THE LIFE OF A BOAT
The ‘nautobiography’ of a 90-year-old lifesaver
by Graeme Ewens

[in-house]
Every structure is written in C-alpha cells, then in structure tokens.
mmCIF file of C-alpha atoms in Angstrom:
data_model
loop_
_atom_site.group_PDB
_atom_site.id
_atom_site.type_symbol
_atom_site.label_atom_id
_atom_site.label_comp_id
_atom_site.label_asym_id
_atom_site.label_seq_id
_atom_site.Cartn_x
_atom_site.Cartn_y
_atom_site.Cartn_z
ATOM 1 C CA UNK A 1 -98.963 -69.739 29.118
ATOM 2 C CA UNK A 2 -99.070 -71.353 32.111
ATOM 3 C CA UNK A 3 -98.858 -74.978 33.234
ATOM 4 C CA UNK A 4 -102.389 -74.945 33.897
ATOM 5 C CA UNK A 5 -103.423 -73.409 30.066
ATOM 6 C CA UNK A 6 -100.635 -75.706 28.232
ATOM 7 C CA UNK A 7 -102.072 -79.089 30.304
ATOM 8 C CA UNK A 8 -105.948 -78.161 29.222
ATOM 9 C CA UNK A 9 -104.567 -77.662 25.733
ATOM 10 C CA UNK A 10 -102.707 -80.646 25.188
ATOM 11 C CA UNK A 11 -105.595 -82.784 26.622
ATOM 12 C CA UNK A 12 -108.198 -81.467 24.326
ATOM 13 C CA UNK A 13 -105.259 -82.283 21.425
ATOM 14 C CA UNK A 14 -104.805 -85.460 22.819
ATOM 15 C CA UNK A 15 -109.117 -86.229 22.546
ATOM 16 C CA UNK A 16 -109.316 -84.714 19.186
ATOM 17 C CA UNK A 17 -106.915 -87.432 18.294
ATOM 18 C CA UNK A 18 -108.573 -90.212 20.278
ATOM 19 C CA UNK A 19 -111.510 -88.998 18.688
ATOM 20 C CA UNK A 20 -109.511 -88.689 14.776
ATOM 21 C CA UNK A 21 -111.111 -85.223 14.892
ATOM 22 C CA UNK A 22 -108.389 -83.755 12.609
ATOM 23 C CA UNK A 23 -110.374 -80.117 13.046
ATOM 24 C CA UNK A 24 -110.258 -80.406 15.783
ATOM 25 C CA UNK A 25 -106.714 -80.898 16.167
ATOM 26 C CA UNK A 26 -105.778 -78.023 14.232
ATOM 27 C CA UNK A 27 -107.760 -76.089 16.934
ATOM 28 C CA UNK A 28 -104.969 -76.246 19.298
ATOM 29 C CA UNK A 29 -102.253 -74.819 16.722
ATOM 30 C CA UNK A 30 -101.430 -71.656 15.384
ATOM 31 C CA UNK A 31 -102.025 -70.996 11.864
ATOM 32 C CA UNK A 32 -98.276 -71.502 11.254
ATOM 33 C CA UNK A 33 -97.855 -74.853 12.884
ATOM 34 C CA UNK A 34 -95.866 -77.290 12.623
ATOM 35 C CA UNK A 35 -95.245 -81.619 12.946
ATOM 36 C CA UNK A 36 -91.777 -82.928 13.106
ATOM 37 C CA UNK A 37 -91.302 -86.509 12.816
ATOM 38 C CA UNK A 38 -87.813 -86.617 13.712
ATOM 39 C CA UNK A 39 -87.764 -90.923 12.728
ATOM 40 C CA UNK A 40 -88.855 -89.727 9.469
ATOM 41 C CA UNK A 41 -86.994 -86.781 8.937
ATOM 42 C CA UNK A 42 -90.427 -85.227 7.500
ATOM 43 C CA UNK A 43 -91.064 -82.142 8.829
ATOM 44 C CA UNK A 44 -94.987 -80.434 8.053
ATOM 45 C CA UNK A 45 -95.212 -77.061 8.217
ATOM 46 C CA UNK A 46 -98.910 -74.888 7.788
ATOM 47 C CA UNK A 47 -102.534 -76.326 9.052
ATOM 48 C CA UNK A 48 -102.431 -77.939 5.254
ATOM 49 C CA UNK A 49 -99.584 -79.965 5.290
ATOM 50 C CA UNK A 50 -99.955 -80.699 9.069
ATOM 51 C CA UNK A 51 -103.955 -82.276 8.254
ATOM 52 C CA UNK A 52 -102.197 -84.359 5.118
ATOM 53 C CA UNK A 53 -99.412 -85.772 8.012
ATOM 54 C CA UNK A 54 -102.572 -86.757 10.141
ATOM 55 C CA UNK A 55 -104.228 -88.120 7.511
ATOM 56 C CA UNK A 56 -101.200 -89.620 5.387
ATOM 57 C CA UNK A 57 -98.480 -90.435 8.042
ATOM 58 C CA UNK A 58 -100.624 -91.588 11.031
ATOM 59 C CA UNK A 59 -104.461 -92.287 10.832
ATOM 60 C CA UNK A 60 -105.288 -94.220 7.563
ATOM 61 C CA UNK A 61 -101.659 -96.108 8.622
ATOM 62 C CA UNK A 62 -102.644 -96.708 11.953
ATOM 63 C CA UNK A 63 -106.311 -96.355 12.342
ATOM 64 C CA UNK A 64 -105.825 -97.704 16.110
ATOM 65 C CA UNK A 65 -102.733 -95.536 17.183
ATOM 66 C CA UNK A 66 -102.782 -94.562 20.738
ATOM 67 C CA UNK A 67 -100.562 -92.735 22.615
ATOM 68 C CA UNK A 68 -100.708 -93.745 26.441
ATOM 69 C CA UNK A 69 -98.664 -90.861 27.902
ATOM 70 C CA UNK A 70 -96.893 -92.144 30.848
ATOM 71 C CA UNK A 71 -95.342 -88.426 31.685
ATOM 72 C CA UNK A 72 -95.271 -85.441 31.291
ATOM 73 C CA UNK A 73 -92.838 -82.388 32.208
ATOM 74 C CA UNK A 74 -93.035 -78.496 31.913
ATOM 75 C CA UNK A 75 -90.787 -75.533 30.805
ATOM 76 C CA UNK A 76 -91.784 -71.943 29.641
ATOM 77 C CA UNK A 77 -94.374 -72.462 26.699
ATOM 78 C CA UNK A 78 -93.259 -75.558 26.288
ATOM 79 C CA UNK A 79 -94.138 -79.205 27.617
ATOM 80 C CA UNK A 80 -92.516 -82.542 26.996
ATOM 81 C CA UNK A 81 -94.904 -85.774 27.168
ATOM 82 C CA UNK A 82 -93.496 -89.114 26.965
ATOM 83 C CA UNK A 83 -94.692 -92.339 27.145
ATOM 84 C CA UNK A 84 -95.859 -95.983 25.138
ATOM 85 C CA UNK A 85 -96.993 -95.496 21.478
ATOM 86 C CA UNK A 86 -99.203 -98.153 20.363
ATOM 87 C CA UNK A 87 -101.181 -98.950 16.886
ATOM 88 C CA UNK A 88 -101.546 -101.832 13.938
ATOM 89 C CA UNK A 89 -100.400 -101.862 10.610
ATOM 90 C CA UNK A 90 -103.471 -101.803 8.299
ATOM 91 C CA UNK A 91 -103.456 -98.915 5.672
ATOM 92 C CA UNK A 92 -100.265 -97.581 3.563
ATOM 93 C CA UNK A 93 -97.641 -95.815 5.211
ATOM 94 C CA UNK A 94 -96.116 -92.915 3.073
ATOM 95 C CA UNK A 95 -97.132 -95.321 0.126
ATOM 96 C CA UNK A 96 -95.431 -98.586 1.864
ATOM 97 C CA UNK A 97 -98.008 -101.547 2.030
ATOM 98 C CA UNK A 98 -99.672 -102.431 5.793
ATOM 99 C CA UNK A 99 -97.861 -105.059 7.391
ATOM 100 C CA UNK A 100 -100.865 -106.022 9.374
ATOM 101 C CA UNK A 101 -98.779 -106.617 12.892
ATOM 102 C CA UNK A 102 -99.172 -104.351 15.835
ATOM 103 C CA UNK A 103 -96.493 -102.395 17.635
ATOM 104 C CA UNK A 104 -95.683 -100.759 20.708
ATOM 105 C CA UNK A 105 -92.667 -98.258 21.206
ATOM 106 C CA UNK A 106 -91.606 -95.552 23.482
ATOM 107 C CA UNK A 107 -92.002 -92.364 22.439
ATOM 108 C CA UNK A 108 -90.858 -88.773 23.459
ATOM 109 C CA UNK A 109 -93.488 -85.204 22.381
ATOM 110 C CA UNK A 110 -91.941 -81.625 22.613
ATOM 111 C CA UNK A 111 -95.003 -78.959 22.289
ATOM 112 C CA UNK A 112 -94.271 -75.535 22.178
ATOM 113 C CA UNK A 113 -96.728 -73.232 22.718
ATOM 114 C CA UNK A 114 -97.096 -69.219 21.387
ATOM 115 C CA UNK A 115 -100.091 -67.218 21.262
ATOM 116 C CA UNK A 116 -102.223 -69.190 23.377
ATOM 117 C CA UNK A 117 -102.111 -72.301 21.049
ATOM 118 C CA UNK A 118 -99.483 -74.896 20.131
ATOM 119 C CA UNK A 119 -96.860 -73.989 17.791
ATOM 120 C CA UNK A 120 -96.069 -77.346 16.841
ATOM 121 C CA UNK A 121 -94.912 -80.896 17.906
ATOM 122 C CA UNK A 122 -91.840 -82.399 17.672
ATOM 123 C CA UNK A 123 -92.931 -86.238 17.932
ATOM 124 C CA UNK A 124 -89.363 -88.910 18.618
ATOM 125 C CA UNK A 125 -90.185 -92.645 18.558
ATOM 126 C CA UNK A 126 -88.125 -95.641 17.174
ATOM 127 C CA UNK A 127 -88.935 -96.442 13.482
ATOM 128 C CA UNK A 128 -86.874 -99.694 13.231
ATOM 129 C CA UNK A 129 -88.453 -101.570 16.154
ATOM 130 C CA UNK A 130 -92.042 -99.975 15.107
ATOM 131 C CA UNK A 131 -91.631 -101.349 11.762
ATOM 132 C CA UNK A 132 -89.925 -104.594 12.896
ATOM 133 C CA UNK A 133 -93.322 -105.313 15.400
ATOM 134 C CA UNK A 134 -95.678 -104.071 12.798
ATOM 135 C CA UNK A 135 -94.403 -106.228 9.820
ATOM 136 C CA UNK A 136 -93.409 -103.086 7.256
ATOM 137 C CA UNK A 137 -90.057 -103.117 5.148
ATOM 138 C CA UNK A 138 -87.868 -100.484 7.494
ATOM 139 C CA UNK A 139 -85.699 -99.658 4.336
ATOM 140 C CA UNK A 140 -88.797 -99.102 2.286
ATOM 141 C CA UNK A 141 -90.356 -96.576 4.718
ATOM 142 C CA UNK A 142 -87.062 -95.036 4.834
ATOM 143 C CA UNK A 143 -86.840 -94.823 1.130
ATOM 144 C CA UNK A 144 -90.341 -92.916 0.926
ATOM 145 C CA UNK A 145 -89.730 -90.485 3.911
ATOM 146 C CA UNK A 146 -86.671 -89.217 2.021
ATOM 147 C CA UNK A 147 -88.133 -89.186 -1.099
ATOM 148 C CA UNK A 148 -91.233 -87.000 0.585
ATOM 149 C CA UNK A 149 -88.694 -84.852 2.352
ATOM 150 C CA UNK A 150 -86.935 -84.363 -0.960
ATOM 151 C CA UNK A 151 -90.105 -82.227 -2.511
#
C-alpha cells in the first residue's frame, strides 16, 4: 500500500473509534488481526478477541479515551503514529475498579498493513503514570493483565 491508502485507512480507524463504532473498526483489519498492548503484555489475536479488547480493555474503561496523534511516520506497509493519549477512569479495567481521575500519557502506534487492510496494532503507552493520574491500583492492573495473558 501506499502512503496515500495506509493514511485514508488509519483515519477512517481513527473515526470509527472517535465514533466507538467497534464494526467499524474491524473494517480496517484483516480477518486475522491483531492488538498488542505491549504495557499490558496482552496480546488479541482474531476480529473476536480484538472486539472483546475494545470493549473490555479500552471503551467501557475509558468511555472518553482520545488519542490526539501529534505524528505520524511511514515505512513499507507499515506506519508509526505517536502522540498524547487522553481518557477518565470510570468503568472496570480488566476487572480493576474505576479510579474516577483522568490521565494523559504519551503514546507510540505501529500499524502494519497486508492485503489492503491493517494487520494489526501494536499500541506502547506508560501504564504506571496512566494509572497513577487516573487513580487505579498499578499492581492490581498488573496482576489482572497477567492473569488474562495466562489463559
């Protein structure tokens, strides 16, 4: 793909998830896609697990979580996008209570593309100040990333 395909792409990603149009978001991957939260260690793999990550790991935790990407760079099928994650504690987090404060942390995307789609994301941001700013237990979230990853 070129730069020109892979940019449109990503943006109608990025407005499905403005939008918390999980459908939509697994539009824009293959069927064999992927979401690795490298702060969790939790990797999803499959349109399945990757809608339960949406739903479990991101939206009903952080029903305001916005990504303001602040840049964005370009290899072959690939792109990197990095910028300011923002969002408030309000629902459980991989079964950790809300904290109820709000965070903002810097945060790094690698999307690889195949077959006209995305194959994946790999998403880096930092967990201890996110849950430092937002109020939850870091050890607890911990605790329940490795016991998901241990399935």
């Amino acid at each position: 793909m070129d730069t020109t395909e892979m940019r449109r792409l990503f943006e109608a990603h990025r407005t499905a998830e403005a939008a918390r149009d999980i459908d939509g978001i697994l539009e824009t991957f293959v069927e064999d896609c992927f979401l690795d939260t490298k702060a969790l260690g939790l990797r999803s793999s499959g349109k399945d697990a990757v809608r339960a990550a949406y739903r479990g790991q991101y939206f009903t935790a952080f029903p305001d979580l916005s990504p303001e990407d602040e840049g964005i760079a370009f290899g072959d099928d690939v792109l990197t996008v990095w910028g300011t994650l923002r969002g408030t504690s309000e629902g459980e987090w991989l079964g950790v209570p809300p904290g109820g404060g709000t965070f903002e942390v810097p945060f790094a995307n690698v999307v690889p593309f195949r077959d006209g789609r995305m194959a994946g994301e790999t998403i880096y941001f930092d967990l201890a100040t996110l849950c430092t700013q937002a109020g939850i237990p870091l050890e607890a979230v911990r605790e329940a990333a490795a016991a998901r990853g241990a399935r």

This is the story of a remarkable boat that served the RNLI for 40 years before entering a new life as a pleasure cruiser. The 45ft 6ins Watson Cabin class boat W&S (ON736) was named after the benefactors Winifred Coode and Capt Sydney Webb. She spent her first three decades at Penlee in Cornwall, responding to more than 100 shouts, often in the most extreme weather and including harrowing wartime conditions, before she was replaced in 1960 by the ill-fated Solomon Browne. She later spent a further 10 years in Scotland as part of the Reserve fleet, saving another six lives during her final service. One of the RNLI’s longest-serving lifeboats, she saved a total of 108 lives. The story begins with profiles and nautical interests of Winifred and Sydney whose bequests funded the build of the boat, designed by the legendary firm of G L Watson Ltd, and built at the Cowes yard of J Samuel White. In retirement, the boat was converted to a long-range cruiser in Ireland, voyaging to the Mediterranean before eventually returning to Cornwall. After years of neglect, she was rediscovered in a sad condition near Falmouth by retired sea captain Rod Shaw, who took the boat to Harwich on a prolonged labour of love to bring it back into use, realising that the superb quality of the hull would see it safely through into its next century. Rod Shaw’s own maritime history, from lobsterman to navigating officer of the world’s biggest ship and surveyor of the Royal barge, makes fascinating reading.
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